Wednesday, August 14, 2013

FreeMotion--QuiltAsYouGo--ShirtQuilt Combination

That post title is a mouthful, but pretty much says it all: this project combines three of my favorite quilting ideas!

For a long time, I've been intrigued by the Quilt-As-You-Go concept: the one where you quilt little squares with backing and batting, and join the bits-of-quilt together as the last step. Amanda Jean at CrazyMomQuilts posted about a Quilt-As-You-Go project a couple years ago; her blog posts here and here caught my eye at the time.

I've been meaning to give it a try for ages.

Last week, it occurred to me that I had a ton of 10.5" squares cut from shirts (ah, those favorite fabric designers!) And I also had some weird-shaped batting edges & scraps & leftovers that were 12"-20" wide ... 

So, I got busy. With a little extra weekend sewing time, I managed to quilt 20-something little quilt blocks, made of shirt fabric and batting scraps. Quilting such little squares (after some recent "quilt-wrestling" getting a queen-size quilt quilted) felt soooo easy, so I just kept going, and got a bunch done. 

A few of these FMQ designs are pretty standard and basic; several of the more interesting ones were inspired or learned from other people's blogs, so I'm including links where possible in the captions below each picture.

This is the first (and for a long time, the only) style of FMQ I ever tried.
The basic stipple. Still my go-to favorite.

Loopy FMQ. Another all-time favorite.

This was a new style for me - triangle "loops".
I'd seen it used a couple places, liked it, tried it.

Adding flowers into the basic stipple just seemed worth a try.

OK. I don't like this one. I'd heard that a great way to make a circle when quilting is to stick a pin through the fabric, into a hole in the sewing machine surface, and use that as a pivot-point/center-of-circle, and just sew around. Yeah. Well. The only hole in my machine surface must be too big; the pin moved; the circles are not circle. Lesson learned.

Pebble quilting. I'd seen it used very effectively in a landscape quilt somewhere (can't seem to find the link ... Update: Aha! Found it: "Sticks and Stones" Quilt from City House Studio), and also these quilts, and figured it would be worth a try. Last year, I pebble-quilted the whole background on three different baby quilts I made. Love it!

Learned this from The Free Motion Quilting Project - Paisley

I'm not sure what this is ... but it reminds me of peacock feathers, kind of ...
another variation on my favorite stipple.

There's an easy tutorial on this Crosshatch Grid from CrazyMomQuilts

Flowing Glass, from The Free Motion Quilting Project

Bright Star, from The Free Motion Quilt Project

Stone Portals, from The Free Motion Quilt Project

Mario Vine from The Free Motion Quilt Project

Wavy Crosshatch, inspiration from CrazyMomQuilts

River Path, from The Free Motion Quilt Project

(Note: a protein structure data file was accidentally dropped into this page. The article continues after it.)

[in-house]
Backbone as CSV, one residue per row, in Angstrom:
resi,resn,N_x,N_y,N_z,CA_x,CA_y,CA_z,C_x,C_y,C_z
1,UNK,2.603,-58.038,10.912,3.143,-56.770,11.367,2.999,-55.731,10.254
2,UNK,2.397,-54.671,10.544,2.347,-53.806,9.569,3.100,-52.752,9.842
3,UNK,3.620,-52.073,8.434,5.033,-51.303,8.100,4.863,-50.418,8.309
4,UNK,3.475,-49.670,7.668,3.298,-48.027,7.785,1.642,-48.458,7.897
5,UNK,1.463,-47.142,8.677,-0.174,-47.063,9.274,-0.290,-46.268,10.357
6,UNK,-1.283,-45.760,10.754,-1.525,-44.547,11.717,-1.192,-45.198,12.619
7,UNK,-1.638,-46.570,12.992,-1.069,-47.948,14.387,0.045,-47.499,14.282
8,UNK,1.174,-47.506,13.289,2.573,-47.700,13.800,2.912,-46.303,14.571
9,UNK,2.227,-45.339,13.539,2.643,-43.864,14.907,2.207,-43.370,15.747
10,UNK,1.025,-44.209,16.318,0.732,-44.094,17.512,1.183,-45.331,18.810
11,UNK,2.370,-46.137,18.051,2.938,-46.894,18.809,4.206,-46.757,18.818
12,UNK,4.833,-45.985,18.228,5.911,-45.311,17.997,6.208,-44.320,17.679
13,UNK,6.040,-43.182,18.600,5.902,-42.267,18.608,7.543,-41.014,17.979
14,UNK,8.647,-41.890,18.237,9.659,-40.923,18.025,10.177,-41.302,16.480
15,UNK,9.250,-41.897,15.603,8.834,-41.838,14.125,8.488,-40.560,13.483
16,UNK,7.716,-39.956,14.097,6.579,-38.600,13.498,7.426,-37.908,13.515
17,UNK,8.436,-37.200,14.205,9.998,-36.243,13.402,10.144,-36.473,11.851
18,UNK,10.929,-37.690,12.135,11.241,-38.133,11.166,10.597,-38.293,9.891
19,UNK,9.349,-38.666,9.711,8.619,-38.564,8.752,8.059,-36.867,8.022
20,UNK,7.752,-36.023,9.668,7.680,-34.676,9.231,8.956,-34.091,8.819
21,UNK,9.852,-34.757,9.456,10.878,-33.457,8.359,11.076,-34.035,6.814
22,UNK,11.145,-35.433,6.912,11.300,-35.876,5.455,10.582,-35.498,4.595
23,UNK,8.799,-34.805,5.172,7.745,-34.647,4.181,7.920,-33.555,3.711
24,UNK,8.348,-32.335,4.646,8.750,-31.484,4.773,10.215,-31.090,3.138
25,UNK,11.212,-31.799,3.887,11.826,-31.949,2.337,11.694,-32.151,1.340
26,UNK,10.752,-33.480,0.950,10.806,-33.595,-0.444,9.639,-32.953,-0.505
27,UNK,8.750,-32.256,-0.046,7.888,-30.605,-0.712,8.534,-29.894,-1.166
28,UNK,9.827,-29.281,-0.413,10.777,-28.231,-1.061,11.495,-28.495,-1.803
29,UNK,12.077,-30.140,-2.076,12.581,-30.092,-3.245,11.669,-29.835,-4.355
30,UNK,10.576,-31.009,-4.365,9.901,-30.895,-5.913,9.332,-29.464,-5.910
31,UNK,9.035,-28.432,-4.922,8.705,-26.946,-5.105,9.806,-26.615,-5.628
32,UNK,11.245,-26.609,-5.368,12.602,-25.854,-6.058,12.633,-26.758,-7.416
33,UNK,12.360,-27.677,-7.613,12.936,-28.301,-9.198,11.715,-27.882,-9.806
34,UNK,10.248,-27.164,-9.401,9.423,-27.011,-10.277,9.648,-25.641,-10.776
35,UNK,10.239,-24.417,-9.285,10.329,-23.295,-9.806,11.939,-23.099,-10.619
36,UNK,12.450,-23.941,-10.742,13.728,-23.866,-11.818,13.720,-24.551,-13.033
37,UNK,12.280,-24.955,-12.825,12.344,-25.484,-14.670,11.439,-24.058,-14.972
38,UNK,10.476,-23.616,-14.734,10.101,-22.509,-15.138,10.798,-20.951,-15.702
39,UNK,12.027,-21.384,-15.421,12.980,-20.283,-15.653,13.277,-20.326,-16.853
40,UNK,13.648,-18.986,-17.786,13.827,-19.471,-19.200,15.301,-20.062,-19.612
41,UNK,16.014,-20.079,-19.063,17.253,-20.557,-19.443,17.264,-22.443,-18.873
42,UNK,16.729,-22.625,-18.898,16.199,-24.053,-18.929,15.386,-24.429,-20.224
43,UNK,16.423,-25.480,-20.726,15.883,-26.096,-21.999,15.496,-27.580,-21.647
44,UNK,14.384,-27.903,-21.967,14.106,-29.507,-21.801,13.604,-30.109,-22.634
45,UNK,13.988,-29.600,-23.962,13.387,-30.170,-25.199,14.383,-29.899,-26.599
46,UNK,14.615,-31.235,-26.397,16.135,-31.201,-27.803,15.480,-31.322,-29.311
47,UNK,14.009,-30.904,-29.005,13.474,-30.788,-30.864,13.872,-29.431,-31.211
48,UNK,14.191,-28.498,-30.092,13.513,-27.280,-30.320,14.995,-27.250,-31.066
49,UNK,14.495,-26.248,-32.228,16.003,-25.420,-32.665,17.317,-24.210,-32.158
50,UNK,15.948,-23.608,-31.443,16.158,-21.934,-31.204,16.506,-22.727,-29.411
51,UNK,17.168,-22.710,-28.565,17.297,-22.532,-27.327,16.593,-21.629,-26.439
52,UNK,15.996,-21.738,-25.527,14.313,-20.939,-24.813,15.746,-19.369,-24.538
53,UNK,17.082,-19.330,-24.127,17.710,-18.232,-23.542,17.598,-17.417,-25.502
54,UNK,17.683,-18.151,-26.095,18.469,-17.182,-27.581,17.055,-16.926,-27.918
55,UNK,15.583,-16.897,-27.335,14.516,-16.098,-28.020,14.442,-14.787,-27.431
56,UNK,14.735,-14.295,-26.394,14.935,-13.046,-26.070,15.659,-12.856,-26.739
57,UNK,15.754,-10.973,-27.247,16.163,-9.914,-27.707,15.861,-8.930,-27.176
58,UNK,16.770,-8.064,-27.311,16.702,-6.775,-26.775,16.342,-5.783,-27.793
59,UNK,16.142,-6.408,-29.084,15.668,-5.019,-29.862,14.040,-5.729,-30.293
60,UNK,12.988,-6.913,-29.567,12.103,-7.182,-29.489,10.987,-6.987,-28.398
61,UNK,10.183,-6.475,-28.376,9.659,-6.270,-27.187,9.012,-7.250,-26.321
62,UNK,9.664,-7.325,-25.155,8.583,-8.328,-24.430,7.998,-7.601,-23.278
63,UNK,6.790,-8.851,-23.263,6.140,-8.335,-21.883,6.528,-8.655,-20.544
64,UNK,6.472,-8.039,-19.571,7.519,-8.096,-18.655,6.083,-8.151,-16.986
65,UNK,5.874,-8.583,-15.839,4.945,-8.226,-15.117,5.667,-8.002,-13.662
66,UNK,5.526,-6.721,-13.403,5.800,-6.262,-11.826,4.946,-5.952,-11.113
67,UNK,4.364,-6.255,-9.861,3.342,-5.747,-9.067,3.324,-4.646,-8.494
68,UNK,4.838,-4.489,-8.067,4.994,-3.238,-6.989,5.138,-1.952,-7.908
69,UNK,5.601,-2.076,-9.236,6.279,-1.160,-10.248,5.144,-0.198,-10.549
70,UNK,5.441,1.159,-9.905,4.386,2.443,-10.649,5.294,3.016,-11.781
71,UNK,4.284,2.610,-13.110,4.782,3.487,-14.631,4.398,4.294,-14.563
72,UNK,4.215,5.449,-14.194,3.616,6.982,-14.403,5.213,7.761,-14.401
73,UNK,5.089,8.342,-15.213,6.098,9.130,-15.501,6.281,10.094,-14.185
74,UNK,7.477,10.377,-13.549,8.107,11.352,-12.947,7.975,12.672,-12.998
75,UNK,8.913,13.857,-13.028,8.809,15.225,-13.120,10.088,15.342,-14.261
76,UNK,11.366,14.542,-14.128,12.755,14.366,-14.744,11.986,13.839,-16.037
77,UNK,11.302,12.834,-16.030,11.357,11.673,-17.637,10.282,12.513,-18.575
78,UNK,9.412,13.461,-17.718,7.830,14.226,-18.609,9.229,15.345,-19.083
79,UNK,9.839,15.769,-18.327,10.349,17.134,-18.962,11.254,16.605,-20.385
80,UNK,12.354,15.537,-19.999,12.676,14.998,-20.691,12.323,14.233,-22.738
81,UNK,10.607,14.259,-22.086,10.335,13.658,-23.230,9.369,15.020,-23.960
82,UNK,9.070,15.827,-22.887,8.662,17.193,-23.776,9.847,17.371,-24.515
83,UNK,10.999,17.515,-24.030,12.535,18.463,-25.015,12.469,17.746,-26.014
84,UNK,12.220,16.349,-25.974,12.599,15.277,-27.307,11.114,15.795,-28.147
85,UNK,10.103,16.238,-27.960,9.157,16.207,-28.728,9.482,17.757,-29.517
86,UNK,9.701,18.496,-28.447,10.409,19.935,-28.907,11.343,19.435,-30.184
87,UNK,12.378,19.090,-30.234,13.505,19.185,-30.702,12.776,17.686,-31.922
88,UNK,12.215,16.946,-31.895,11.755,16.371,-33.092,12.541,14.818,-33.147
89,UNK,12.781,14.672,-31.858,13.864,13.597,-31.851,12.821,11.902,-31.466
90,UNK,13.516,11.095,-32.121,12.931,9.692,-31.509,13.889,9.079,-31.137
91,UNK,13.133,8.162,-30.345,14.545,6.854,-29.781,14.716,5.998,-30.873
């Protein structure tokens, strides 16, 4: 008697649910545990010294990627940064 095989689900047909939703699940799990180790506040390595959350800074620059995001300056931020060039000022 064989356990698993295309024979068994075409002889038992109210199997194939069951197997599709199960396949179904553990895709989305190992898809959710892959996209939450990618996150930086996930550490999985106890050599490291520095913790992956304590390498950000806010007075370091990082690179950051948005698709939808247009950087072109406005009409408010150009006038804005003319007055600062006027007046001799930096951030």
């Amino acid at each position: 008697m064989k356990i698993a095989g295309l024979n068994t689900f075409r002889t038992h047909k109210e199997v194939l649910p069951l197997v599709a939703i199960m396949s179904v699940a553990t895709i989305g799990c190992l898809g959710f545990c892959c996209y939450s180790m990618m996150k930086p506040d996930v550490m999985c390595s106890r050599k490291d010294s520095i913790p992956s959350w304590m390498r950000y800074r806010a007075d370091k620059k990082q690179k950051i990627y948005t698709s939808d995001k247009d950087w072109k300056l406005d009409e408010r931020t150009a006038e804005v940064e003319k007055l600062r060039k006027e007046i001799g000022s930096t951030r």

Echo Flowers ... inspired by someone's pictures of a wholecloth project ...
can't seem to find the link ...

Floral Spiral - seems like I saw something like this at CrazyMomQuilts, but I can't seem to find where ...

I started trying to make Shadow Waves from the Free Motion Quilting Project, but decided to crosshatch it and make it more like Matrix.

This one's called Microscopic World, from the Free Motion Quilting Project 

Keepin' it real: The back of this one ... has a problem ...
The upper-left corner got stuck underneath while I was quilting it,
so I have to figure out what to do about it. :-)

Feathers. Not perfect, but not bad for a first try.

Baptist Fans - No idea why they call them Baptist,
but inspiration came from here, and I liked the style,
since many of Tonya Ricucci's hand-quilted quilts
in that book I have are quilted with a similar design. 

Loopy Lines - Inspired by
the design included in this post from CrazyMomQuilts

This is the layout idea - imagine the white batting-edges trimmed and replaced with either brown or navy fabric strips ...

This is the back of the layout, in the same order as the previous picture.
I decided to quilt all these with shirt-fabric solids on front,
and shirt-fabric stripes/plaids on the back.
The next step will be trimming these up and attaching them - I'm planning to use the method in this video to attach them to each other.

And I've discovered that I LOVE variegated thread for quilting on solids. I just found that out - & may have mentioned it in my earlier post. All of these blocks were quilted with the same variegated thread. (Granted, some of the quilting styles look better in variegated thread than others, but I'm having fun figuring that out.)

When Friday comes, I'm planning to link this post to this week's FMQ Friday at The Free Motion Quilting Project, where there are usually a bunch of amazing & inspiring FMQ projects to see.


  1. great work. i'd like to see it finished.thanks claudia

  2. Love this post. I must try some fillers of your collection! Love the different top and back of your quilt! I come back to see your finished quilt!


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